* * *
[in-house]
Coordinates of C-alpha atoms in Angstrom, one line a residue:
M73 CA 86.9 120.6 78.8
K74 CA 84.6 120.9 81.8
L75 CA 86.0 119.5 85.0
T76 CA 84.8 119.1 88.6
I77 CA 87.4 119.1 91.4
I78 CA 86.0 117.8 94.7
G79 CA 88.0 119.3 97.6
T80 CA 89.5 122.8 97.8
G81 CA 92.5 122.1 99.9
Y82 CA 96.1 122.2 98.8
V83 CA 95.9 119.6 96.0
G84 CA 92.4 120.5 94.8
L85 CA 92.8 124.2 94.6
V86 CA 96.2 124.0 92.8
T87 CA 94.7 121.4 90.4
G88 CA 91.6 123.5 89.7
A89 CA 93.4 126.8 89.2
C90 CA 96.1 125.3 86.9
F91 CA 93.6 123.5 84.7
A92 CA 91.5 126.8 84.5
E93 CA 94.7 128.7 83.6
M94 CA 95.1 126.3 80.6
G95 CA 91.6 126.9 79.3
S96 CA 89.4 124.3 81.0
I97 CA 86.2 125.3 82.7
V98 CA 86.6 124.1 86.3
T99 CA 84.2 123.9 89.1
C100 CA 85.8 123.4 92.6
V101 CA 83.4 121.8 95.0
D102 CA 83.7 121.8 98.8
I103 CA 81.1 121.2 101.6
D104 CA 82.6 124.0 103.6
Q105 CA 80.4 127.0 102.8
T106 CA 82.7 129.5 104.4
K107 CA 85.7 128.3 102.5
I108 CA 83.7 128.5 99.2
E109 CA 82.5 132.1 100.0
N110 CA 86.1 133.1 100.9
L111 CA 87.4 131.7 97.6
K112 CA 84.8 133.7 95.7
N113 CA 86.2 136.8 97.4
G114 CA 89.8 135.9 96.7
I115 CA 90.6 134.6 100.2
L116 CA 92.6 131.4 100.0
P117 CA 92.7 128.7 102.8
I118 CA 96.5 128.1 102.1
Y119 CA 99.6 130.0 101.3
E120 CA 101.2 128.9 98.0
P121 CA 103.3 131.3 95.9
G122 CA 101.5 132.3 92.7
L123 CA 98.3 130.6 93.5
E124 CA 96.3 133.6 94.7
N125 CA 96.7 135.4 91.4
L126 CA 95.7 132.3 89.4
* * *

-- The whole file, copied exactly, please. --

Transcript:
[in-house]
Coordinates of C-alpha atoms in Angstrom, one line a residue:
M73 CA 86.9 120.6 78.8
K74 CA 84.6 120.9 81.8
L75 CA 86.0 119.5 85.0
T76 CA 84.8 119.1 88.6
I77 CA 87.4 119.1 91.4
I78 CA 86.0 117.8 94.7
G79 CA 88.0 119.3 97.6
T80 CA 89.5 122.8 97.8
G81 CA 92.5 122.1 99.9
Y82 CA 96.1 122.2 98.8
V83 CA 95.9 119.6 96.0
G84 CA 92.4 120.5 94.8
L85 CA 92.8 124.2 94.6
V86 CA 96.2 124.0 92.8
T87 CA 94.7 121.4 90.4
G88 CA 91.6 123.5 89.7
A89 CA 93.4 126.8 89.2
C90 CA 96.1 125.3 86.9
F91 CA 93.6 123.5 84.7
A92 CA 91.5 126.8 84.5
E93 CA 94.7 128.7 83.6
M94 CA 95.1 126.3 80.6
G95 CA 91.6 126.9 79.3
S96 CA 89.4 124.3 81.0
I97 CA 86.2 125.3 82.7
V98 CA 86.6 124.1 86.3
T99 CA 84.2 123.9 89.1
C100 CA 85.8 123.4 92.6
V101 CA 83.4 121.8 95.0
D102 CA 83.7 121.8 98.8
I103 CA 81.1 121.2 101.6
D104 CA 82.6 124.0 103.6
Q105 CA 80.4 127.0 102.8
T106 CA 82.7 129.5 104.4
K107 CA 85.7 128.3 102.5
I108 CA 83.7 128.5 99.2
E109 CA 82.5 132.1 100.0
N110 CA 86.1 133.1 100.9
L111 CA 87.4 131.7 97.6
K112 CA 84.8 133.7 95.7
N113 CA 86.2 136.8 97.4
G114 CA 89.8 135.9 96.7
I115 CA 90.6 134.6 100.2
L116 CA 92.6 131.4 100.0
P117 CA 92.7 128.7 102.8
I118 CA 96.5 128.1 102.1
Y119 CA 99.6 130.0 101.3
E120 CA 101.2 128.9 98.0
P121 CA 103.3 131.3 95.9
G122 CA 101.5 132.3 92.7
L123 CA 98.3 130.6 93.5
E124 CA 96.3 133.6 94.7
N125 CA 96.7 135.4 91.4
L126 CA 95.7 132.3 89.4